Adjective "captivating" definition and examples

Pronunciation

/ˈkaptɪveɪtɪŋ/

Definitions and examples

adjective

Capable of attracting and holding interest; charming.
  1. 'Nowhere else have I been greeted by so many genuine, captivating smiles.'
  2. 'The sixth piece, which consisted of light string combinations, was the quartet's least captivating performance.'
  3. 'There is a captivating element of juxtaposition in each painting.'
  4. 'In contrast to the opening 45 minutes, the second period proved captivating.'
  5. 'Talk about a story that's just captivating people's attention.'
  6. 'A lot of his article is commonsense, but written in a disarming and captivating manner.'
  7. 'These works maintain a quiet, inviting tone all the more captivating for their utter lack of pretense.'
  8. 'It's a captivating depiction of a way of life very removed from time.'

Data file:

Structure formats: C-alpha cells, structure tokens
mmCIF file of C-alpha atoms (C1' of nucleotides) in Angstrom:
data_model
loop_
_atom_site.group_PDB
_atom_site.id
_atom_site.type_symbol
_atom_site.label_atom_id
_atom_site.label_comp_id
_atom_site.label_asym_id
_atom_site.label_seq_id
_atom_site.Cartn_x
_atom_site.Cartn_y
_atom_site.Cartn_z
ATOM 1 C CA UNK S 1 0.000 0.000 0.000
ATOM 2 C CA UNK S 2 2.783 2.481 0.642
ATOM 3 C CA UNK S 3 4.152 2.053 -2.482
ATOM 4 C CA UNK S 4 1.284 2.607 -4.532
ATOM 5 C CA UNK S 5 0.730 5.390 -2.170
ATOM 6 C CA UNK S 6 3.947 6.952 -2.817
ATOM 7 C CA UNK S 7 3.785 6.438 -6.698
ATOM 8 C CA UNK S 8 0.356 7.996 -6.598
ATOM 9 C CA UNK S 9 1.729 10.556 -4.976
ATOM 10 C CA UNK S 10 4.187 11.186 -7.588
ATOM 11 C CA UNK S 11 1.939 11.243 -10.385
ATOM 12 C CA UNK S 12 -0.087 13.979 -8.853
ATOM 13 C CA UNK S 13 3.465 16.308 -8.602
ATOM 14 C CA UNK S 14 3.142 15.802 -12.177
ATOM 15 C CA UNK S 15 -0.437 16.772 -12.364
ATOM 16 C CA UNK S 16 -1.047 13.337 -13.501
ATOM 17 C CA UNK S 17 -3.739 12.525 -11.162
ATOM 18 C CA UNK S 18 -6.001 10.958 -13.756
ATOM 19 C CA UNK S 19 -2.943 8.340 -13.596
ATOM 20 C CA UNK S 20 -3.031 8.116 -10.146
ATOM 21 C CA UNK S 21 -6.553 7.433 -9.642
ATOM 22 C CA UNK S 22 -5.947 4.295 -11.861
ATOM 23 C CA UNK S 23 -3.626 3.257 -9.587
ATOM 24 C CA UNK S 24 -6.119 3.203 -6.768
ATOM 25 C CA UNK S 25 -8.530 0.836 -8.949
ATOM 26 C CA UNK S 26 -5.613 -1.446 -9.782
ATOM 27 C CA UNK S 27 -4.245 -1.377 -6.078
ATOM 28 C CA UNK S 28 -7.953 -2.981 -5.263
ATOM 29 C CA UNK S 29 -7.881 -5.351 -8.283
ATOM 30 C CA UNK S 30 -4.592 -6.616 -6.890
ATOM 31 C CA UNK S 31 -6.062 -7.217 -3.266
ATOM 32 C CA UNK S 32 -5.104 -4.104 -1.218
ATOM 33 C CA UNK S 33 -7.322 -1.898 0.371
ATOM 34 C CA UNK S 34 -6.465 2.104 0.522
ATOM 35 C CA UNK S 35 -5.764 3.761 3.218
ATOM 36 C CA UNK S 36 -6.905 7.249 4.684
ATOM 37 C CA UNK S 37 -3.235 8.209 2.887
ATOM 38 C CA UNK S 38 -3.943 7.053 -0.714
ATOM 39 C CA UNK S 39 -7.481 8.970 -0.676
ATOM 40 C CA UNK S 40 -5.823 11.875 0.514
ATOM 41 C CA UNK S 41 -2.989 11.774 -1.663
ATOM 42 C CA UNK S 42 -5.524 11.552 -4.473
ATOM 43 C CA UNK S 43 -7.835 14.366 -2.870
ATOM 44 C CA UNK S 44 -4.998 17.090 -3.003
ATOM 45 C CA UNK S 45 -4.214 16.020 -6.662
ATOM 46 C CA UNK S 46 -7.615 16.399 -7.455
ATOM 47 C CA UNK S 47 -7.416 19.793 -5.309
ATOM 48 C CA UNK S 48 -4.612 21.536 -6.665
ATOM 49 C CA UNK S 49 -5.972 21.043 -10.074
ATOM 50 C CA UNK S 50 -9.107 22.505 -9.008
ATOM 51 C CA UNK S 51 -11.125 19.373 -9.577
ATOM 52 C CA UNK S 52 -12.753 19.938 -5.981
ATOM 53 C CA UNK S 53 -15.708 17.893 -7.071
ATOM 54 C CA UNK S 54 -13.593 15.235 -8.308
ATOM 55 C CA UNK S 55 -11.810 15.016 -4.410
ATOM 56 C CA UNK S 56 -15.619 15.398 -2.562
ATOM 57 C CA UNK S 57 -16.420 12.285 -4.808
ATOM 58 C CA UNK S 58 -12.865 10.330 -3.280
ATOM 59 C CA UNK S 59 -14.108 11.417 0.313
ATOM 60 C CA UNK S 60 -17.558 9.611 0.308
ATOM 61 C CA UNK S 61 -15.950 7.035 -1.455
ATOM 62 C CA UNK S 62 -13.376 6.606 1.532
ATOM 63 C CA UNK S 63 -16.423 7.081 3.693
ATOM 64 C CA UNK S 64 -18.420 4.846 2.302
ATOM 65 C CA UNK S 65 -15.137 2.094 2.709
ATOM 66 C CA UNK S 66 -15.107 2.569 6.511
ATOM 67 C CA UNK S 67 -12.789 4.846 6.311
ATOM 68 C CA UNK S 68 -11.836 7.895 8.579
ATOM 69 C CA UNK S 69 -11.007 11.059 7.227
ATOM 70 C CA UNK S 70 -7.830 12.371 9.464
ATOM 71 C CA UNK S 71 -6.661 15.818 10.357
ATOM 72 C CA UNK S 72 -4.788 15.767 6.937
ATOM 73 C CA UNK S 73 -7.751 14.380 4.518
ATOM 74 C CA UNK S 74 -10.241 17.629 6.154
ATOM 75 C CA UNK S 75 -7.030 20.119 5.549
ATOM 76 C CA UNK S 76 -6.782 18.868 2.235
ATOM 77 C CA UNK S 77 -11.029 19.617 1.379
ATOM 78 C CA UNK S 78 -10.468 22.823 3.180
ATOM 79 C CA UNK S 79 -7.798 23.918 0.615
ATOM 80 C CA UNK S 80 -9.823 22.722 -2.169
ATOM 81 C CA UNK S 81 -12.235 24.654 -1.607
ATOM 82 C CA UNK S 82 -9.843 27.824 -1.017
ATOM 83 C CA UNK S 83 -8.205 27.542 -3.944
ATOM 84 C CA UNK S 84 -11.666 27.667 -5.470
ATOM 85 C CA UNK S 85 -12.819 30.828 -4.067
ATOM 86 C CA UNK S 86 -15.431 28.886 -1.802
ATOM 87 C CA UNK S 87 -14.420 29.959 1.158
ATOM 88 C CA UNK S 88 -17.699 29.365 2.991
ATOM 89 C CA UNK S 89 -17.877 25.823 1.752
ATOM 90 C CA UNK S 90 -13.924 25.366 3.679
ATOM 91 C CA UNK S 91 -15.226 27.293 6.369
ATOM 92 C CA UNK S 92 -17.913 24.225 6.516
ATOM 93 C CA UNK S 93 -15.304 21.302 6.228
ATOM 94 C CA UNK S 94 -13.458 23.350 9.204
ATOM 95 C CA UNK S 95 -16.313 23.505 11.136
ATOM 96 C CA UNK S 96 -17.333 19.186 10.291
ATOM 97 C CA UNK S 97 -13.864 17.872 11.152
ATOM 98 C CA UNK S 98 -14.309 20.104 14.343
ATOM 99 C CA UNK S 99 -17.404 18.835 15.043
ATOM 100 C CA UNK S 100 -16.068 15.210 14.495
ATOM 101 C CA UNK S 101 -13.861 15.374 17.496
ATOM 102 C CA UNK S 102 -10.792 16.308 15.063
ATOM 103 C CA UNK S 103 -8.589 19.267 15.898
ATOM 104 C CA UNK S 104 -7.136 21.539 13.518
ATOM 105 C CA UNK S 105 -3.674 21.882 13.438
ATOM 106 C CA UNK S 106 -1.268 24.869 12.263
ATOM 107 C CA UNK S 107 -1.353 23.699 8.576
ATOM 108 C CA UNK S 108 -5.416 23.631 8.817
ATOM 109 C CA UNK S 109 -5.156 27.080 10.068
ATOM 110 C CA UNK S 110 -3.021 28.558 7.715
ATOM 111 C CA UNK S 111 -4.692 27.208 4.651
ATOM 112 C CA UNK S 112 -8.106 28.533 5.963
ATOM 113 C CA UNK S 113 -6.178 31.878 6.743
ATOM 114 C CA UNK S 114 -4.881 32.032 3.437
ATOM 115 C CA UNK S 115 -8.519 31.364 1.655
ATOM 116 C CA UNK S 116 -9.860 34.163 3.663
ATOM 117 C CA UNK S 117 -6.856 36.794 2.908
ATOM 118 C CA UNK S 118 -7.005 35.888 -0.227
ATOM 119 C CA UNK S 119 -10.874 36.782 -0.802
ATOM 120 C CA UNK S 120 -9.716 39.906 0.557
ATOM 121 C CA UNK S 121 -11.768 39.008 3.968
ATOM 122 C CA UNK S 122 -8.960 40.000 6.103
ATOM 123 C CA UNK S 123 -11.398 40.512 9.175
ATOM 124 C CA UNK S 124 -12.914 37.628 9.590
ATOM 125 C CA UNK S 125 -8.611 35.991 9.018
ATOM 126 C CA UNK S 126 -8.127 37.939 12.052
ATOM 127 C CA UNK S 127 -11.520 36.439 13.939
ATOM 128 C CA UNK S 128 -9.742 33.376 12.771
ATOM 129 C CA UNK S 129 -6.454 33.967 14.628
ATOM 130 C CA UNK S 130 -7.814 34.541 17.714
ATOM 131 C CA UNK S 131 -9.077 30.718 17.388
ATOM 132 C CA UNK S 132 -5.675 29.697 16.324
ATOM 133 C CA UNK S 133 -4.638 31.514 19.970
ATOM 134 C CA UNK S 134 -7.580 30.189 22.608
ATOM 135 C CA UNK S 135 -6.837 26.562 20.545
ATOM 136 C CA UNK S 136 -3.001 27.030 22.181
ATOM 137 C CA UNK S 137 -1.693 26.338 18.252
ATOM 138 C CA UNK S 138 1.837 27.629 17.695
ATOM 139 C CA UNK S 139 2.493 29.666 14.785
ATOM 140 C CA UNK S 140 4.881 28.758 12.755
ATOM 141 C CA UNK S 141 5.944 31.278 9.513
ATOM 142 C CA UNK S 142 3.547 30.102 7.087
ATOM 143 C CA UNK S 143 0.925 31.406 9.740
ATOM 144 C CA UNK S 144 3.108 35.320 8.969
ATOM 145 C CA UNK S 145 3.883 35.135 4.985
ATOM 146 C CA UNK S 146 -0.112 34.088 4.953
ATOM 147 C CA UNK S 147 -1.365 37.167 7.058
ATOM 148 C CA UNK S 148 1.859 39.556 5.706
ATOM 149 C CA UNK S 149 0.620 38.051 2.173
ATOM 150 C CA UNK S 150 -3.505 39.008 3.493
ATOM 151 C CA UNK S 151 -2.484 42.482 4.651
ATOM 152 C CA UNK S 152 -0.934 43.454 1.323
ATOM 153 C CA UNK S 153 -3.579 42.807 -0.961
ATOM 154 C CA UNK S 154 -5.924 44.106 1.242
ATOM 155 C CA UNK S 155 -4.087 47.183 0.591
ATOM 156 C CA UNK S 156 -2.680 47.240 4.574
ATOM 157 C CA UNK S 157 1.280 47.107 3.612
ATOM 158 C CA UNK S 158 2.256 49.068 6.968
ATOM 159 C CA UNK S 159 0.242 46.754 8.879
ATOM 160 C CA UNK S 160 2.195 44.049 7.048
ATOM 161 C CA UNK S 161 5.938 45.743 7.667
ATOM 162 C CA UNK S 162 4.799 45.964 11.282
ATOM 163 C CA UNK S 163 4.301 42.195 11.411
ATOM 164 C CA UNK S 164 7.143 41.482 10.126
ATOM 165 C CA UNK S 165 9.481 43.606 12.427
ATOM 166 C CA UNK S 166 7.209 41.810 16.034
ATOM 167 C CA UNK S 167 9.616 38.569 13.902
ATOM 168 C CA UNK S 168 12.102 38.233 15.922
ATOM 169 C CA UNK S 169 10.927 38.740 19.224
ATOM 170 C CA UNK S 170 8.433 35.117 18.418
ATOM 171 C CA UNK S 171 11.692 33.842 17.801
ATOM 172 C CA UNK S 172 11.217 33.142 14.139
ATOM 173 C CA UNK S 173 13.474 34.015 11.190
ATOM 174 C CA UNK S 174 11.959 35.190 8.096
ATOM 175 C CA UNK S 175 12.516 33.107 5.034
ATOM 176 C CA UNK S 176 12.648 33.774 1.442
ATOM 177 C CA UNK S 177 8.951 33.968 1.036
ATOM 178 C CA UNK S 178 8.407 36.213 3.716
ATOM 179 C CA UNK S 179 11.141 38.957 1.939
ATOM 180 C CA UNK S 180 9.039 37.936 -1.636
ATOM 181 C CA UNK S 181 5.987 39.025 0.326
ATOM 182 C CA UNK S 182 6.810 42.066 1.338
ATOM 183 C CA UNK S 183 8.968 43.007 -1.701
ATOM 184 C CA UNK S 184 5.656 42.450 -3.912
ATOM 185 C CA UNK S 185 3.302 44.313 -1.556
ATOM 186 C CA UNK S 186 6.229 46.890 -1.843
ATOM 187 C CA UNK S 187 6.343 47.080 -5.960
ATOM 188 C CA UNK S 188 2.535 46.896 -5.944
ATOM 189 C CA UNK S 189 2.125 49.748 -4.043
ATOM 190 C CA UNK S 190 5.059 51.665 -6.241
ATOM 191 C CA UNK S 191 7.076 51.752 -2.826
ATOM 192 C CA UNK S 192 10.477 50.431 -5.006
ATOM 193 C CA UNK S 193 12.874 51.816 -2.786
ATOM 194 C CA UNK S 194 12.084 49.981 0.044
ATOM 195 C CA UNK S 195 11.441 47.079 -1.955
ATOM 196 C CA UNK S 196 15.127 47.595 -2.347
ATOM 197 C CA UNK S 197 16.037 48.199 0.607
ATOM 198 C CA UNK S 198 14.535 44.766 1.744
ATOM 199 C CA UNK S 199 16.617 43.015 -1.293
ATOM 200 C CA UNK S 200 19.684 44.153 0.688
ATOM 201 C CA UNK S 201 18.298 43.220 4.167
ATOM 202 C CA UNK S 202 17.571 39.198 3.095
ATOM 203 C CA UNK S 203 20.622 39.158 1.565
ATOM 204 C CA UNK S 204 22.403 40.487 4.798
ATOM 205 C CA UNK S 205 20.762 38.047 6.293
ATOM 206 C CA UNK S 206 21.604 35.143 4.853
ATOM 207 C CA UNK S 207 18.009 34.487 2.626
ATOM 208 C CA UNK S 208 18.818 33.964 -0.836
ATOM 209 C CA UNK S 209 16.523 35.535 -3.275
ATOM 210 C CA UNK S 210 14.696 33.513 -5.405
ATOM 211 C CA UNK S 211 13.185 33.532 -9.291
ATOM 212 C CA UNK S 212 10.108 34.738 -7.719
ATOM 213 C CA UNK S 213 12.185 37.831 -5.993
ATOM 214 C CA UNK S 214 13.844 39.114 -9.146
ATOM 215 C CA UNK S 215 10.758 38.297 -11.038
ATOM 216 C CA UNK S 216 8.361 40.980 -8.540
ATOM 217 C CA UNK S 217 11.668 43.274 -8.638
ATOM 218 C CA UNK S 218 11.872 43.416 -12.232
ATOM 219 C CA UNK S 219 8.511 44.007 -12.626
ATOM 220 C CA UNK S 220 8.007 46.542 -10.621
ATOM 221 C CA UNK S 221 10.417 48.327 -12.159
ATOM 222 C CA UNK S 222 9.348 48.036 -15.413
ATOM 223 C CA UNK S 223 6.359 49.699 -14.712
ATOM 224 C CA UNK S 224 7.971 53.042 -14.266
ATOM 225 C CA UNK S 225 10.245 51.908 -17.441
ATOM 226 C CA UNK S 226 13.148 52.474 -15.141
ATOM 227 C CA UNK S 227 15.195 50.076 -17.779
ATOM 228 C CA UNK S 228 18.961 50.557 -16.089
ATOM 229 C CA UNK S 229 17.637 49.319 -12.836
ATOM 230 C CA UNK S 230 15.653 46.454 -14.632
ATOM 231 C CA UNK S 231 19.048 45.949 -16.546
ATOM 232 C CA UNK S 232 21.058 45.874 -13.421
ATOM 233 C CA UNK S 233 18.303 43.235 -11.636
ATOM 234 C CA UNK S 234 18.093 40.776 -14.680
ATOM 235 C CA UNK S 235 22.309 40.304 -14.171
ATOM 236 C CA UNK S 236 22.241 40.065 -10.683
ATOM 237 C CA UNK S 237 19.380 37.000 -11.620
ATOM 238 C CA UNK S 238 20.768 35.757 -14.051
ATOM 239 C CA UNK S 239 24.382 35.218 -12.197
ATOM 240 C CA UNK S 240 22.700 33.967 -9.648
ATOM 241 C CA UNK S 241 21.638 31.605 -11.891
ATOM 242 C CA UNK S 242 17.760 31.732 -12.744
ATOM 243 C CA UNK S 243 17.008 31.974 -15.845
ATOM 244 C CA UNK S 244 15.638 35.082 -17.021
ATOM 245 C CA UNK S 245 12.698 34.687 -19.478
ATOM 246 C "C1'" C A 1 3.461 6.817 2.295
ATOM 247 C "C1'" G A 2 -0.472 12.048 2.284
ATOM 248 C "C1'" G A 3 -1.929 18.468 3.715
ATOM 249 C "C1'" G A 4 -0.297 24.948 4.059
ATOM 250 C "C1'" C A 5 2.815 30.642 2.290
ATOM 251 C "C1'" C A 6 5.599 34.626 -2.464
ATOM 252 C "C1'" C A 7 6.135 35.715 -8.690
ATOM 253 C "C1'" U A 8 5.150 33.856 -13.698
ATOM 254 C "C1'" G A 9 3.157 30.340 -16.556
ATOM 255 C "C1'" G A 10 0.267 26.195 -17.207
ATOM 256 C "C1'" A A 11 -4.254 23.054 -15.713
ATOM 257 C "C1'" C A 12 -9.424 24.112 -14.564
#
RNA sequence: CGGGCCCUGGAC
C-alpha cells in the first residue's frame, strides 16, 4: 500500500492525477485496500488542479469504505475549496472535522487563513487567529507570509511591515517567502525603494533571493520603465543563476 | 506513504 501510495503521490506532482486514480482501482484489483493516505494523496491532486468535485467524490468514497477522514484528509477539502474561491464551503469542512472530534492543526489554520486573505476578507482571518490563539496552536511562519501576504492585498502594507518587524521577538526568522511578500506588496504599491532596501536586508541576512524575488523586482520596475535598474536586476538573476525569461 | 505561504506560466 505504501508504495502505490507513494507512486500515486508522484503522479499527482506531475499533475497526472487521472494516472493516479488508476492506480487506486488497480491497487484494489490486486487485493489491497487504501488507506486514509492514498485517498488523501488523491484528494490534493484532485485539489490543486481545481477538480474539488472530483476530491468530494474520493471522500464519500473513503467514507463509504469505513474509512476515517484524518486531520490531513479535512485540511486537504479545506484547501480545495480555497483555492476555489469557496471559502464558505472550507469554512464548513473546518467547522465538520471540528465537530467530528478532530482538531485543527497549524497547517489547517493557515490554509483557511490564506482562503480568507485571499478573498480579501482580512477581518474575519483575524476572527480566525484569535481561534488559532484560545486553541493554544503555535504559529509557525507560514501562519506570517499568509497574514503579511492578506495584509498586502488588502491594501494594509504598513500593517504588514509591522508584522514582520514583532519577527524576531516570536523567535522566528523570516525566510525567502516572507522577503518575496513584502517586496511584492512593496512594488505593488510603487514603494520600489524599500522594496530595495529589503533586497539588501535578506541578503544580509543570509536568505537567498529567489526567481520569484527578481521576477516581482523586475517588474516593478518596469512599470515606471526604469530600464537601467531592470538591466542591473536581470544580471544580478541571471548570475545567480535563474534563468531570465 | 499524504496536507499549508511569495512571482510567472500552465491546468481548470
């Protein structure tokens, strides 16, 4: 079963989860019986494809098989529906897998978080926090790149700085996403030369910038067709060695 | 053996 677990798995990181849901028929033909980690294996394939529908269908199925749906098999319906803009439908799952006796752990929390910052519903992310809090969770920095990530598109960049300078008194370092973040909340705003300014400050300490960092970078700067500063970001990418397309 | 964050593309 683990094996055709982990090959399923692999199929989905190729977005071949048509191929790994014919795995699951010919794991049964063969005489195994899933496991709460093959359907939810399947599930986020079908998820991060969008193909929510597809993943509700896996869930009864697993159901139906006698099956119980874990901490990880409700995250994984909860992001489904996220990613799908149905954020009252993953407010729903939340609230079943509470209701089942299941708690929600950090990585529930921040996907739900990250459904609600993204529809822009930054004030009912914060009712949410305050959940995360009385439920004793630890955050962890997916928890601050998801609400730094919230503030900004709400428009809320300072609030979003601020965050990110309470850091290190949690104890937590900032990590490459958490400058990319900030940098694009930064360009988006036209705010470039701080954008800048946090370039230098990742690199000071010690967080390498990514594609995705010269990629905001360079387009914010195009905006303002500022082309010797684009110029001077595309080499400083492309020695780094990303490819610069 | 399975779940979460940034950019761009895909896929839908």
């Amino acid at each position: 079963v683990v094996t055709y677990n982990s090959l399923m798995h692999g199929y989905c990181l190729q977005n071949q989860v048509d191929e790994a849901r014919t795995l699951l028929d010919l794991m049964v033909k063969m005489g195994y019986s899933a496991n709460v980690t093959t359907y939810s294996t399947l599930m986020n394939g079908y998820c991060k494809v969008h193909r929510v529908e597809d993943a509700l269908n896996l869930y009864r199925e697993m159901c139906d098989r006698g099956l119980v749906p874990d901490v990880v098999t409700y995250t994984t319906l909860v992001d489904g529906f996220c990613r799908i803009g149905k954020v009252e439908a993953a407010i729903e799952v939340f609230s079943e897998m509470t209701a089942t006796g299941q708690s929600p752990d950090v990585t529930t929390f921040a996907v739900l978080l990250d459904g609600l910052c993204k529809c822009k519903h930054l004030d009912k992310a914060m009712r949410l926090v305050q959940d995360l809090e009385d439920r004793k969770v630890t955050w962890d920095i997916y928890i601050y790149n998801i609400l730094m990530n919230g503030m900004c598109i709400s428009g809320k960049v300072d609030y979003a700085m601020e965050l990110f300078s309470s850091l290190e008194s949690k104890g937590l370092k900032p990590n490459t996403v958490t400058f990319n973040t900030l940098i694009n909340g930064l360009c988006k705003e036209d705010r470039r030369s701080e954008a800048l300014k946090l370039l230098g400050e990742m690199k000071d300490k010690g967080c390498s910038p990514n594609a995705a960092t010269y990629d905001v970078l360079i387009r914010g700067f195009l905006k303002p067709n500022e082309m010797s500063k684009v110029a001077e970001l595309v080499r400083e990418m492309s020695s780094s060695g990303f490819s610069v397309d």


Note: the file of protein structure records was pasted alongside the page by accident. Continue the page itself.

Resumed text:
9. 'In a captivating section, Bate attempts to reconstruct Shakespeare's library.'
  10. 'Dressed in a white cotton suit Pep reeled the audience in with his captivating voice.'

Definitions

1. to attract and hold the attention or interest of, as by beauty or excellence; enchant: Her blue eyes and red hair captivated him.

2. Obsolete. to capture; subjugate.

More examples(as adjective)

"people can be captivating."

"smiles can be captivating."

"people/places/organizations can be captivating."

"experiences can be captivating."

"ways can be captivating."

More examples++

Origin

(captivate)